Calls to Remove Baranov Statue Driven by Incomplete View of Alaska History – Russian NGOs

WASHINGTON (UrduPoint News / Sputnik – 01st July, 2020) Tribes who want Alexander Baranov’s statue removed from the Alaskan city of Sitka are failing to take a complete view of the history of Russian America into account, three non-governmental organizations told Sputnik.

Last week, a group of activists in the city of Sitka, mostly Tlingits, urged local authorities to remove the Baranov statue, citing mistreatment of the indigenous population during the era of colonization. In 1799, Baranov founded Sitka (then called Novo-Archangelsk) as the capital of the Russian colonies in North America.

Reading communications of supporters of statue removal in social networks, I understood that they simply do not know their own history because they got it incorrectly. They heard about Baranov’s brutality, while in real life he was one of the most peaceful governors of the Russian America and tried to live in peace with them,” Russian Cultural Center in Alaska Director Anne Vernaya said.

Vernaya said the Baranov statue was a kind of irritant for the small but powerful group of people of Sitka since the moment of erection in 1989.

Some Tlingits insist that Russians have forced them to accept Orthodoxy, but it is not the truth, Vernaya added, inviting them to visit any Russian church in Alaska now, where most believers are Creoles, Eskimos and Aleuts.

“They could choose their original religion after Alaska became a part of the United States, but continued to baptize in Orthodoxy and have Russian Names,” she said.

Vernaya expressed confidence that the statue’s removal will add tensions to the relations between all nationalities in Alaska.

President of one of the oldest organizations of the Russian diaspora in the United StatesCongress of Russian Americans (CRA) – Natalia Sabelnik said that defacing, damaging or removing monuments is not a solution.

“Regardless of which side of history people take, history needs to be preserved. Often, monuments serve as a reminder of that period which needs to be remembered and not repeated,” Sabelnik said.

CRA joined other Russian community groups in sending a letter to Sitka authorities and initiating a petition against the removal of the Baranov monument, Sabelnik noted.

“Hopefully, we can gather enough signatures to show the city that removal of the statue would cause an adverse effect, not only on US-Russia relations, but mostly on their tourist industry, where many Russians whether from the United States, Russia or worldwide go to Sitka, considering it still the capital of Russian America,” she said.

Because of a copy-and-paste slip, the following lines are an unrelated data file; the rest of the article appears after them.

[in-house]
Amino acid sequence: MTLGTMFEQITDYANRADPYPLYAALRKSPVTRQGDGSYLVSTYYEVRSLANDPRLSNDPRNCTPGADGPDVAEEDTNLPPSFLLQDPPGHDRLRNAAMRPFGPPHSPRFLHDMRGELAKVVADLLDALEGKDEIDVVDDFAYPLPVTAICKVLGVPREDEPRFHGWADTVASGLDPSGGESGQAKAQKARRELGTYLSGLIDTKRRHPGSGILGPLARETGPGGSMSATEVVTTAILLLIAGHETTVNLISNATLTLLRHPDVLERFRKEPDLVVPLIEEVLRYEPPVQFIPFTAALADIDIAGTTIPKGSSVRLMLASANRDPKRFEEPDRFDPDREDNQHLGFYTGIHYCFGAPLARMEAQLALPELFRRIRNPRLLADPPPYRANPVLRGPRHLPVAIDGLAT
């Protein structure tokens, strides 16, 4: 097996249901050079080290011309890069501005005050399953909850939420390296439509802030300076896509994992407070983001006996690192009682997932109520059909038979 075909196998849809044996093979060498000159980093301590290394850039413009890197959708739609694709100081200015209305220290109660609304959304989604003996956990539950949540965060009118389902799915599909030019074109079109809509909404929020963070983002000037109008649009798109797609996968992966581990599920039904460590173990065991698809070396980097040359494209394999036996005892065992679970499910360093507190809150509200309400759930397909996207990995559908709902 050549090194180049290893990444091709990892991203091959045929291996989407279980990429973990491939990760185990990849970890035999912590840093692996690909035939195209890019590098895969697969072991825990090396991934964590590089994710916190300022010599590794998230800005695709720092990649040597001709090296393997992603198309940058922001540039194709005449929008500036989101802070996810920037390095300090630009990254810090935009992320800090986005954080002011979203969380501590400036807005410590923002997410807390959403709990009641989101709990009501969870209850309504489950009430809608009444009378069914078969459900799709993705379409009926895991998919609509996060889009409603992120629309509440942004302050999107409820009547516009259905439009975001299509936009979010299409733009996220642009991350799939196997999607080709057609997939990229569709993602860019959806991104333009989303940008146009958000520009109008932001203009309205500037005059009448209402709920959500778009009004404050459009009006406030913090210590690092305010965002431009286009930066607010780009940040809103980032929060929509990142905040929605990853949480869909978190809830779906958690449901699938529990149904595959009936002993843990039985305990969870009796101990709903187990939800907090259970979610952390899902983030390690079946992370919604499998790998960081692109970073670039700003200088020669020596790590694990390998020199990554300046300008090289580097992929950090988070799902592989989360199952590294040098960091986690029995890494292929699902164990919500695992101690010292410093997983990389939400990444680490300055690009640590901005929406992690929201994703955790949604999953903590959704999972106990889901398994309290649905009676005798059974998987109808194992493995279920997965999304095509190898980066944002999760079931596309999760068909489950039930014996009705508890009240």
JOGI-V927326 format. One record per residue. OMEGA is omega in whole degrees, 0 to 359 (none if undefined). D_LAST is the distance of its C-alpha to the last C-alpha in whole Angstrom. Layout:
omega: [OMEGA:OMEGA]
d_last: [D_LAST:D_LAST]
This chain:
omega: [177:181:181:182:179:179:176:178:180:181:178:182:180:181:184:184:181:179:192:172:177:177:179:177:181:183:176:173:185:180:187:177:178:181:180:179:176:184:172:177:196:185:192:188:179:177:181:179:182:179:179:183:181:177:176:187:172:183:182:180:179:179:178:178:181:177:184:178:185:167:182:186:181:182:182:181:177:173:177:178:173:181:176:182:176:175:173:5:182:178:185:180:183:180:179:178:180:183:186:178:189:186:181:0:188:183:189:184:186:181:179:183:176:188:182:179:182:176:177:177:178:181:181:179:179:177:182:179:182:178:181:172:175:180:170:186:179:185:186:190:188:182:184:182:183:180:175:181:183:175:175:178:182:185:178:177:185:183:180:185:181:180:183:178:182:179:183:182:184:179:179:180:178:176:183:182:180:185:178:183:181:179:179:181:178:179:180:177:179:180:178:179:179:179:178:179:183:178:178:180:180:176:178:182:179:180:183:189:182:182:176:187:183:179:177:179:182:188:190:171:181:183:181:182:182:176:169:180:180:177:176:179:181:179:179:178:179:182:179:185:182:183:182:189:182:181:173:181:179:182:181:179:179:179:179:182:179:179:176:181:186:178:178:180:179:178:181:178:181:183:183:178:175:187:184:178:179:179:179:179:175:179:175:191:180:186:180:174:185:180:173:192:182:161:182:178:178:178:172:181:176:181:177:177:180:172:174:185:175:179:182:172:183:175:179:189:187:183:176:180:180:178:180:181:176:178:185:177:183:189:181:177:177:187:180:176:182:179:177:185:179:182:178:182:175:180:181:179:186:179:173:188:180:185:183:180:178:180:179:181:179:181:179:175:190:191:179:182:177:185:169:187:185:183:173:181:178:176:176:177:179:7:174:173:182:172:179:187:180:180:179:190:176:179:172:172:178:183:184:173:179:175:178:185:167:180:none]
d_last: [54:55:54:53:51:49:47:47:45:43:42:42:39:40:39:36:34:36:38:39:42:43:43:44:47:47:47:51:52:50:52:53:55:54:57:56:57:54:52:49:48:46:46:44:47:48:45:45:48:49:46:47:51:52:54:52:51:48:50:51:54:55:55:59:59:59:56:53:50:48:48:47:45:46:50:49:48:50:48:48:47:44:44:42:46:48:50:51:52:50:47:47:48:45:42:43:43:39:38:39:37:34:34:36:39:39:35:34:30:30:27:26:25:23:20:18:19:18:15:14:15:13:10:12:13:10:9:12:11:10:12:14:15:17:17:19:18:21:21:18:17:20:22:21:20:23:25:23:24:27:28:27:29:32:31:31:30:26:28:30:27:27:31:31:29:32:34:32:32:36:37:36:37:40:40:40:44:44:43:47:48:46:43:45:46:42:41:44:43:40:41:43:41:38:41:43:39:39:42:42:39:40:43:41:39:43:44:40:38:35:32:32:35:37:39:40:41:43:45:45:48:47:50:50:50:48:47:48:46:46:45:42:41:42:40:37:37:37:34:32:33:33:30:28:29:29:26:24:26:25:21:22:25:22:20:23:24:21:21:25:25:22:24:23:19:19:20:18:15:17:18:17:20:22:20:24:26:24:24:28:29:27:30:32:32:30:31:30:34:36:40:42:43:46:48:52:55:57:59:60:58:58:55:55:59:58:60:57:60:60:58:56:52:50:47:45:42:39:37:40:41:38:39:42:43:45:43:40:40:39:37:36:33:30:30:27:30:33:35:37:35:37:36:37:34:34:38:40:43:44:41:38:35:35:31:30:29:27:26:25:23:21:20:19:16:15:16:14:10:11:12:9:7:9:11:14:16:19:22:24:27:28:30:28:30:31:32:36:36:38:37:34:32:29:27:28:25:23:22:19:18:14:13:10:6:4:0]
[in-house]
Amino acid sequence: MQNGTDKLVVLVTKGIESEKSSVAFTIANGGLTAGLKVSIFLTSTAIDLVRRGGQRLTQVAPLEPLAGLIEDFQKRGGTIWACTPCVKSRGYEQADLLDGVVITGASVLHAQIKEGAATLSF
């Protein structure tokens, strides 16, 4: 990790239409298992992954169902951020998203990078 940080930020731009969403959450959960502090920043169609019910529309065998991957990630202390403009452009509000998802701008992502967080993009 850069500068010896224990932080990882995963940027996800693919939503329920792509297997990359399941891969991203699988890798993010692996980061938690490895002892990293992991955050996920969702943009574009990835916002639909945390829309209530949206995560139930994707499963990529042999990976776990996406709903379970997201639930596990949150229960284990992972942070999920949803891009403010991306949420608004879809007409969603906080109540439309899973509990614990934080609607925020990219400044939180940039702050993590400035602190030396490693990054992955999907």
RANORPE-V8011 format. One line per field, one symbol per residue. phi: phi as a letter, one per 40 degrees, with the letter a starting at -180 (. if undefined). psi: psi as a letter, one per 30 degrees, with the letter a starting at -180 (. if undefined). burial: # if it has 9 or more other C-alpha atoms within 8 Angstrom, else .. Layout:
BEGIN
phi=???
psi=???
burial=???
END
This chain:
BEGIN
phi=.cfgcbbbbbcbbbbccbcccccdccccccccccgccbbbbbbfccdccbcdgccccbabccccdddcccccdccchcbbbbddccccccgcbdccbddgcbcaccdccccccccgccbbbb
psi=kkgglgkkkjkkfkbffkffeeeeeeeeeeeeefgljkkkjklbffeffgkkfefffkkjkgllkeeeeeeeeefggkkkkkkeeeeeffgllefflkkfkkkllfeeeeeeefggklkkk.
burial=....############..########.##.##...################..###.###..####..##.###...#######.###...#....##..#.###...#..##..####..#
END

Sabelnik said colonization was not always negative and brought much progress to the region.

“The main concern are the waves of ethnic discrimination and how we deal with it,” she said. “Mostly important to remember how during these times, the settlers and the indigenous people were able to negotiate, compromise and find peace and unity together.”

Russian America Society in Moscow head Vladimir Kolychev said that “unfortunately, many indigenous people in Alaska have blinders that prevent them from looking beyond deadly affronts.”

Sitka Mayor Gary Paxton told Sputnik on Monday that the city’s assembly would make a decision on the Baranov statue in July or in August with a public process respecting all parties.

On Sunday, the Russian Community Council of the United States issued an online petition against plans to demolish the statue. According to the petition, the removal of the monument proposed by city residents will “erase important pages of Alaska’s rich history and deal a major blow to Russian American heritage and cross-cultural engagement.”

Sitka is situated on Baranof Island, which is named after Baranov, who was the governor of what was then called Russian America.

In many cities across the country, statues depicting former Confederate generals tied to slavery, presidents who owned slaves, and Christopher Columbus, the fifteenth-century Italian explorer who was said to have discovered North America, have been targeted by anti-racism protesters.

Last week, US President Donald Trump signed an executive order to protect the country’s monuments amid nationwide anti-racism protests. According to the order, vandals found guilty could face up to ten years in jail.

On May 25, George Floyd, a 46-year-old black man, died after a white Minneapolis police officer knelt on his neck for almost nine minutes. The incident was captured on video that went viral, sparking nationwide protests, many of which turned violent.

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